Saying that any one year in history was more significant in its contributions to the modern world than any other is a tall claim. After all, the past few centuries have seen their fair share of important years, and depending on a lot of factors, any one of them could be claimed to be more important than another.
While we agree with that line of reasoning, there’s one year that directly shaped today’s geo-politics and society unlike any other: 1979. From pivotal strides in technology to massive shifts in political currents across the world – shifts that still affect global relations – here are 10 ways the year 1979 made the modern world.
10. The Iran Revolution
The year 1979 brought massive changes to the Middle East, though no event compares to the Iranian Revolution in terms of the scale of its impact. What started out as a genuinely good people’s revolution based on the ideas of liberty and democracy was eventually subverted by Islamic fundamentalists, giving way to the Islamic Republic of Iran we know of today.
The rise of Iran was also the revival of Shia Islam, and its role in making the Middle East what it is today can’t be overstated. It wasn’t just a rise of powerful and brutal Shia militias within Iran – like Hezbollah – but also militias across the region, who’d go on to play a crucial role in the upcoming war against Iraq, as well as every other war in the region since then.
Iran – along with its allies and Russia – is currently winning the Syrian Civil War, not because it’s a particularly powerful country, but because of the soft power it wields through its militia networks across the Middle East. Their fighting forces are nothing to laugh at, either, which would probably not have happened if not for the events of 1979. Thanks to Iran, Shias are now a powerful – and rather dominating – fighting force in the region, which is one of the few reasons why the sectarian conflict is still ongoing.
9. Margaret Thatcher
Much like the rest of the world in 1979, Britain was going through profound changes. Now that the golden boom of the early post-war period was over, discontent and unemployment were as high as ever. James Callaghan’s Labour government was facing a spate of paralyzing union strikes across the country, and was promptly voted out in 1979.
He was replaced by Margaret Thatcher, whose policies were so influential that we still don’t have a full measure of their impact on the world. Her belief in free trade, minimum government interference, individualism, tax cuts for the wealthy and environmental laws would serve as a blueprint for successful conservative and neoliberal movements around the world.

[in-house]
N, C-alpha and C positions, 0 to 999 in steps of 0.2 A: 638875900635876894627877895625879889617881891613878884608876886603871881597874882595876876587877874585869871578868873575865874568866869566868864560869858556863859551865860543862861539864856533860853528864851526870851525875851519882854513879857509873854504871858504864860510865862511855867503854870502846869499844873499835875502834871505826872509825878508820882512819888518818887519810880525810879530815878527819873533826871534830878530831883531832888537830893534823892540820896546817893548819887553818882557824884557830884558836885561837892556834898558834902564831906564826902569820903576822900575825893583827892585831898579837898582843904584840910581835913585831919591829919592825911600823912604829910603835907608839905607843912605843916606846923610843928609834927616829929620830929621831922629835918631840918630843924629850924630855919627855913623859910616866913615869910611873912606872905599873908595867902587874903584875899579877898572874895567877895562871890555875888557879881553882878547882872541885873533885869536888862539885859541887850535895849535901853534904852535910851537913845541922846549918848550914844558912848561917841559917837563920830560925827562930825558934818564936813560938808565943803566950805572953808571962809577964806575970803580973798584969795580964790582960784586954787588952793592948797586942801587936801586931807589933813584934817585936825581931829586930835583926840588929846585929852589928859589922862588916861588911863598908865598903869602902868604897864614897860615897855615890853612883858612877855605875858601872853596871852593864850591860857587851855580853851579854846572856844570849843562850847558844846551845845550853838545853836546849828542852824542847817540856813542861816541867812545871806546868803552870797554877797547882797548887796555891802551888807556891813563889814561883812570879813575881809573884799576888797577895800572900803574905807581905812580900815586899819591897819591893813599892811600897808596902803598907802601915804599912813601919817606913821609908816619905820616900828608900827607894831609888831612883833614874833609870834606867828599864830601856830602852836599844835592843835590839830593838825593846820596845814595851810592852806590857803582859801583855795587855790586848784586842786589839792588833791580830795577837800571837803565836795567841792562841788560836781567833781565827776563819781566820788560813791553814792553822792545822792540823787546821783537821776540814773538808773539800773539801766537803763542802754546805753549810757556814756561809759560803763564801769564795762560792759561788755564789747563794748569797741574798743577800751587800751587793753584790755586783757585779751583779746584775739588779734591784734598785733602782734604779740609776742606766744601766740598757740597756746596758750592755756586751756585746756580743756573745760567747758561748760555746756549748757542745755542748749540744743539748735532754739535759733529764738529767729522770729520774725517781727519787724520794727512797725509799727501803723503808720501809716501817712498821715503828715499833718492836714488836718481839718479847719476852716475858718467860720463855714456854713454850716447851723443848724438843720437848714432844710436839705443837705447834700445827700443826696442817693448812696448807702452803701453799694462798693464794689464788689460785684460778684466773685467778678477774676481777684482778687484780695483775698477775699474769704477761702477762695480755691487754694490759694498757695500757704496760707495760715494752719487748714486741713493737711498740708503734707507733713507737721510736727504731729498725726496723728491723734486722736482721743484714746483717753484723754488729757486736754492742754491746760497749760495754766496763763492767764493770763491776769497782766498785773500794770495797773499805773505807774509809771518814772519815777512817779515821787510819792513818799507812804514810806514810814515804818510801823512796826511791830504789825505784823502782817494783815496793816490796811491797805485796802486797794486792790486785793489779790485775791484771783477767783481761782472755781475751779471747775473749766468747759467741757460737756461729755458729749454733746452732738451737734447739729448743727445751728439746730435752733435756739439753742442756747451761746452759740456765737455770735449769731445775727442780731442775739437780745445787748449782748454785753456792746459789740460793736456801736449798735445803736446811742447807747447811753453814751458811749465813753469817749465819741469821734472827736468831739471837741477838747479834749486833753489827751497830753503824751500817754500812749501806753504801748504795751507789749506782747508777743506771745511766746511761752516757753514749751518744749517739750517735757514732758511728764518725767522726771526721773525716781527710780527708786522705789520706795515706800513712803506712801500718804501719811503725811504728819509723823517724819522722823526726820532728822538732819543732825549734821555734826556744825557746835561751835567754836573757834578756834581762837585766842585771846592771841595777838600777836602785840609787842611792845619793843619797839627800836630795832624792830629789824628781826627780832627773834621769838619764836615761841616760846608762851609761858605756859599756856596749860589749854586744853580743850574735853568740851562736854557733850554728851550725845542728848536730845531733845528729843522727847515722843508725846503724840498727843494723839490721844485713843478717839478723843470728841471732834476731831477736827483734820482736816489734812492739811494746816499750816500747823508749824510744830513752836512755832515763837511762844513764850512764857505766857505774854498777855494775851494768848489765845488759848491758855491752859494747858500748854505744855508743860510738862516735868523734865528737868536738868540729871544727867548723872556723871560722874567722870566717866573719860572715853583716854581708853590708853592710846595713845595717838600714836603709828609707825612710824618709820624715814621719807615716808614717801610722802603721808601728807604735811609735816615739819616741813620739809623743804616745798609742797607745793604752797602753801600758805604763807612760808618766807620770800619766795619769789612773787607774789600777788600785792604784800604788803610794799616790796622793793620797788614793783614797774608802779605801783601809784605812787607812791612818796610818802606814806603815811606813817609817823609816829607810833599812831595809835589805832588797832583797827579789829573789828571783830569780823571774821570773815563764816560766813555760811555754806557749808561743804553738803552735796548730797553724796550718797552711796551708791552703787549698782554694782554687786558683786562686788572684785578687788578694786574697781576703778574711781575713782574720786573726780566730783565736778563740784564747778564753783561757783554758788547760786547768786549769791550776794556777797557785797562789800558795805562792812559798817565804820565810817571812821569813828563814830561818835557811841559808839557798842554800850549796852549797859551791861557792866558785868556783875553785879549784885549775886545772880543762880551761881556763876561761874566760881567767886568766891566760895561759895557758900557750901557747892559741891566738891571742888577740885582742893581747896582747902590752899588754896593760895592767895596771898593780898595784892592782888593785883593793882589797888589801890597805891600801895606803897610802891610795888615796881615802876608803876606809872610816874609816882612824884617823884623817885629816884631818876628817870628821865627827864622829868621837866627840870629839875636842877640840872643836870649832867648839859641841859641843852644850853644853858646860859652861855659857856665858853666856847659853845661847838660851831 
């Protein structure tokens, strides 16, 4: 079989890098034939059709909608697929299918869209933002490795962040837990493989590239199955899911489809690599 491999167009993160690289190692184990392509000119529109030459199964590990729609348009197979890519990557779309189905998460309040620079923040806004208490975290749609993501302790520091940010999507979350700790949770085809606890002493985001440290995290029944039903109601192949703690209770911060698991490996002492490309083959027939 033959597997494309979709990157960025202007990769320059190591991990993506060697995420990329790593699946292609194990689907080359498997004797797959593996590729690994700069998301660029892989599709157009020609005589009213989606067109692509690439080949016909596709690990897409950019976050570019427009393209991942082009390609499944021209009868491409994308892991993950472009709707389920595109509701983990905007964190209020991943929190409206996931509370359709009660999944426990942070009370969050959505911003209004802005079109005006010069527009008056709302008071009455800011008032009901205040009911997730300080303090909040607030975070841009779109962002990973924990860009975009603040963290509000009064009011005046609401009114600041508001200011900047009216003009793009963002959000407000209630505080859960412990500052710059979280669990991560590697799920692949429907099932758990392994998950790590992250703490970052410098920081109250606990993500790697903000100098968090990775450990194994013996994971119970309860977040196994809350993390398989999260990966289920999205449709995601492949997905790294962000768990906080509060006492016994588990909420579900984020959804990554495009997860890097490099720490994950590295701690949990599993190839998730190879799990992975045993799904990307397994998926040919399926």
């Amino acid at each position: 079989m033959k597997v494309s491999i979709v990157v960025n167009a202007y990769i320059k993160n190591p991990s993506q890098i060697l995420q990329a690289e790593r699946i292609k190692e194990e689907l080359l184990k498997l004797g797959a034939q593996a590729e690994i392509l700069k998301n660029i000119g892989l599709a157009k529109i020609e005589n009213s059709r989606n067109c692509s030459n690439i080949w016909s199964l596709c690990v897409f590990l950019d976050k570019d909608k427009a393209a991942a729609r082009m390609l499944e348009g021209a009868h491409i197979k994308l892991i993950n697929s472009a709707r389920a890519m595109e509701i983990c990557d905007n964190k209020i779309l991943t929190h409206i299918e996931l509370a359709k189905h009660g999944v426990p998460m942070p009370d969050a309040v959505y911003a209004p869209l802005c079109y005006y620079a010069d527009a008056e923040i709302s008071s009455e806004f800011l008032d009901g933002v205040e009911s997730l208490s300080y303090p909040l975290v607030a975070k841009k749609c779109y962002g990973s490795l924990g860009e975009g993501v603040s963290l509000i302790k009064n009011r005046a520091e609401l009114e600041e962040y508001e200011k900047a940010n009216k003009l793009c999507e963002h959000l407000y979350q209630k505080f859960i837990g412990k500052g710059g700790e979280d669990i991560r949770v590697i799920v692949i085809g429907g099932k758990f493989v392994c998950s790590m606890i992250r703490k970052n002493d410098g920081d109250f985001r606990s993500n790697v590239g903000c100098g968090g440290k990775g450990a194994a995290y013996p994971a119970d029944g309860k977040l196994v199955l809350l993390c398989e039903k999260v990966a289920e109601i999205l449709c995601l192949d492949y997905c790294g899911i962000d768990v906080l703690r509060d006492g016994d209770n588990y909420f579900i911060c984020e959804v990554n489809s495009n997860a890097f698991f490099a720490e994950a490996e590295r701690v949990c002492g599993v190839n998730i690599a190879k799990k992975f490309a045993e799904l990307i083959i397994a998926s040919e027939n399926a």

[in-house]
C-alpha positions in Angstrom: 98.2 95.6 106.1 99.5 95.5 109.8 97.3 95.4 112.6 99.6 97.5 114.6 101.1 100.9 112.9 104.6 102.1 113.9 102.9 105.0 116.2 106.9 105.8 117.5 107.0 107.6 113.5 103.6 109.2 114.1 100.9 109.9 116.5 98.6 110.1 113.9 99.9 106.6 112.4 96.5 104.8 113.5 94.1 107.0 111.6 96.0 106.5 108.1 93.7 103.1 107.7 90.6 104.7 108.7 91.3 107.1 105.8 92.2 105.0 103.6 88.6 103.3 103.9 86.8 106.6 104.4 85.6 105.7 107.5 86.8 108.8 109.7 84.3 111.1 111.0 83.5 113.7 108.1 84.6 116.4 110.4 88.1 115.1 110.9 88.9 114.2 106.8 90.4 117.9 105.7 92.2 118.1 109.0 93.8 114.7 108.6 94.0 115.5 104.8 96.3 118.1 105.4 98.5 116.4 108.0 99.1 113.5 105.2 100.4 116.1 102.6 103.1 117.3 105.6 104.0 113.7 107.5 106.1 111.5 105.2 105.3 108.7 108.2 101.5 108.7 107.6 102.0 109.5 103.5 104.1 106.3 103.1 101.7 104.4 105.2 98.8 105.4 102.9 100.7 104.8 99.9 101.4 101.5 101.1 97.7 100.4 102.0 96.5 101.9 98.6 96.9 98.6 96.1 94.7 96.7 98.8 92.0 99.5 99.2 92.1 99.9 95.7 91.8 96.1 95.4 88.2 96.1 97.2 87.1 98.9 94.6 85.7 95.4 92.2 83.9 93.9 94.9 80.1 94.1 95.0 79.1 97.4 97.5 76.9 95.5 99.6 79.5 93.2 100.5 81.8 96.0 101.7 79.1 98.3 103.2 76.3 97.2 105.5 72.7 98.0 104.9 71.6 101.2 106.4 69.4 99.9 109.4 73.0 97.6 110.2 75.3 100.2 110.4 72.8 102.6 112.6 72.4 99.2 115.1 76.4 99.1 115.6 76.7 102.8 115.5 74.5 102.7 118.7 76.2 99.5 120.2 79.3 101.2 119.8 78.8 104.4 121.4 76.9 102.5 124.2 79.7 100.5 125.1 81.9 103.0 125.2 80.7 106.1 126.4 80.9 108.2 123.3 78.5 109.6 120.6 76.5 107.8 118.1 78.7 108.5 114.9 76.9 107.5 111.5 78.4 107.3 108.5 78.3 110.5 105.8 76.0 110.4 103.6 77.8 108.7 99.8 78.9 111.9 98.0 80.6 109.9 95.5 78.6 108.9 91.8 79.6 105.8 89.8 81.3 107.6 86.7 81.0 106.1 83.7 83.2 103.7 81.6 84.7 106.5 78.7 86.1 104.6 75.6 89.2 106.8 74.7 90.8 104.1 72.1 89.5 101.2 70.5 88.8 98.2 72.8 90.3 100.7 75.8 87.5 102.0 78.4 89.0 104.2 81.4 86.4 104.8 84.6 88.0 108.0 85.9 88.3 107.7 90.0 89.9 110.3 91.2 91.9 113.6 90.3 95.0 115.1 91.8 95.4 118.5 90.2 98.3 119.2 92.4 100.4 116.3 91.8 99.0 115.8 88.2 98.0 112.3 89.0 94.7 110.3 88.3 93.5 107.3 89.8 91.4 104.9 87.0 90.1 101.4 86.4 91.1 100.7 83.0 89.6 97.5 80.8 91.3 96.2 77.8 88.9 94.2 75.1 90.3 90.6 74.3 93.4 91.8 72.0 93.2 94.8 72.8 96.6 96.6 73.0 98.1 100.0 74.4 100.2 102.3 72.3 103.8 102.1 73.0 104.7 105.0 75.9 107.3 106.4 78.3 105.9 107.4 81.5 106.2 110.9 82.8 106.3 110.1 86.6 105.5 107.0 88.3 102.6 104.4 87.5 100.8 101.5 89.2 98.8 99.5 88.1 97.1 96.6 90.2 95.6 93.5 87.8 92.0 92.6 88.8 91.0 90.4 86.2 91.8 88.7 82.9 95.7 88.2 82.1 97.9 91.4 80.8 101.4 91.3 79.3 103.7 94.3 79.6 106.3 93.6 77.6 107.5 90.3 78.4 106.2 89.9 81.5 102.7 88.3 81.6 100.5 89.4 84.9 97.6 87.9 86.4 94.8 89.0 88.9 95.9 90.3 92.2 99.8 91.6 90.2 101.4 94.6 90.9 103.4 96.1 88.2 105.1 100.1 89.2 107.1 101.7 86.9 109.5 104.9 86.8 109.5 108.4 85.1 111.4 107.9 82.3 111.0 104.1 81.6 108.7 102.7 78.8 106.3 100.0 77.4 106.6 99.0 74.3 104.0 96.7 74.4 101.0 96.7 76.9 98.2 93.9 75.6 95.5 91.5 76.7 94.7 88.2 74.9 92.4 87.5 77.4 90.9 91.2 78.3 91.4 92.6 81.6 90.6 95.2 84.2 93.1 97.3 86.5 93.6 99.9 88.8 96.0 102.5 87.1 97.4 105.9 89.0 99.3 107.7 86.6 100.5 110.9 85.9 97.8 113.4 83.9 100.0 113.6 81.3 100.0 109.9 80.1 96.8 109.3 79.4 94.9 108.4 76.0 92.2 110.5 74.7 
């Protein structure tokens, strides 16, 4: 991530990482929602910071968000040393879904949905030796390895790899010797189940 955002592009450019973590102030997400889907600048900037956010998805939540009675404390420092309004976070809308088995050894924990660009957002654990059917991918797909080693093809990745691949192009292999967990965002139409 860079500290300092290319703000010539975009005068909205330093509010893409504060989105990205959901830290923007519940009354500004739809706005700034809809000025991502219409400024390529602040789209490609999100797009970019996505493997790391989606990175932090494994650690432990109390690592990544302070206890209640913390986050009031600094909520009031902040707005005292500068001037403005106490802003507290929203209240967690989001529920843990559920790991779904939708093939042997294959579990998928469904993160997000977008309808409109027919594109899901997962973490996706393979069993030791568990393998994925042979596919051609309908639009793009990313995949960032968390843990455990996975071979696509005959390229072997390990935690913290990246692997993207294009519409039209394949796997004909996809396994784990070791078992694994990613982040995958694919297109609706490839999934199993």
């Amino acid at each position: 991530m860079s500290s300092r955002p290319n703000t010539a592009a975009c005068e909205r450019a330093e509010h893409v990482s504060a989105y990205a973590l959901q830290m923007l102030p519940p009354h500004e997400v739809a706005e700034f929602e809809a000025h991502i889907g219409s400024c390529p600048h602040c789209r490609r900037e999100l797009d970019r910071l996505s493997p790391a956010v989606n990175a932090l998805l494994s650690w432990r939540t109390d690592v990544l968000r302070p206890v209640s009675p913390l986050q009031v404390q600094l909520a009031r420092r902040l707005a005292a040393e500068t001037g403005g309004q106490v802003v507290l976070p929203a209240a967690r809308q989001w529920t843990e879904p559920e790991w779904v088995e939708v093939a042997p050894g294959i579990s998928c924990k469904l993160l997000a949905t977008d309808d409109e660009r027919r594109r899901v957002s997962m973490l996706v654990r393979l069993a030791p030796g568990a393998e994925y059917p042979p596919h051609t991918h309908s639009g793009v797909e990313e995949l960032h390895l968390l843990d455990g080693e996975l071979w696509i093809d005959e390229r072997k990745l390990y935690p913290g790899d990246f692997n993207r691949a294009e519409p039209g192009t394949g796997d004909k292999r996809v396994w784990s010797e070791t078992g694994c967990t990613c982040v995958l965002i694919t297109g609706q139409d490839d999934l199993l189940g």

Her most important role, however, was in permanently stifling the global South for the foreseeable future. Because of her – and Ronald Raegan’s, if we may add – persistence and influence in the IMF and World Bank, many impoverished nations under debt were forced to liberalize their economies in exchange for necessary bailouts. Known as structural adjustment programs (SAPs), these initiatives have caused a deluge of problems for the countries involved. The massive income inequality, weakening of social welfare programs and rise in conflict in many of these regions we see today is directly because of the implementation of policies required by those SAPs.
8. The Fall Of Communism
Most of us remember the fall of the Soviet Union as a clear marker for the fall of communism. That could be true for its geographical influence, though its fall as a popular belief system had begun much earlier. Much like its victory, communism’s defeat was more ideological than geo-political. While the changes were gradual, many historians agree that the end of communism was marked by John Paul II’s 1979 visit to his homeland, Poland.
It worked as a spark for the disgruntled and repressed population of the Polish People’s Republic; the biggest communist state of the time after Soviet Union. The various people-led committees formed during and after his encouraging visit would go on to form the Solidarity movement, which later overthrew the communist government in 1989. His visit also massively encouraged the people in other communist states to speak up, and some historians even say that many of Gorbachev’s policies that eventually led to the fall of the Soviet Union were inspired by the Solidarity movement.
7. The Charney Report
For many people, climate change came out of nowhere. Here we were, going to beaches in the summers and generally enjoying a planet with a regular climate pattern, and suddenly the whole of Australia is on fire. While it may have come as a surprise to many of us, scientists have been saying pretty much the same thing since their first report, which happened to have come out in 1979.
Known as the Charney report, it was the first time a bunch of scientists sat down, did some calculations and agreed that greenhouse gases – like CO2 – may not be entirely good for the planet. It was also the first time someone precisely predicted the rise in temperatures about to happen in the following years. While it did little to sway the general public’s mood, it mobilized the science and research community and directly led to the development of many technologies we now use to monitor climate trends. Moreover, its predictions have been accurate in all the years since it was written, proving – if nothing else – that scientists know what they’re talking about.
6. The Nicaraguan Revolution
South and Central American countries are no strangers to revolutions of all kinds, though the Nicaraguan Revolution in 1979 stands out for its impact on the future of the region. Fought between the Sandinista National Liberation Front (FSLN) and the ruling Somoza family, the brutal civil war set off a chain of events that shaped the political landscape of South America, as well as set the stage for all of violent uprisings and crackdowns of the following decades.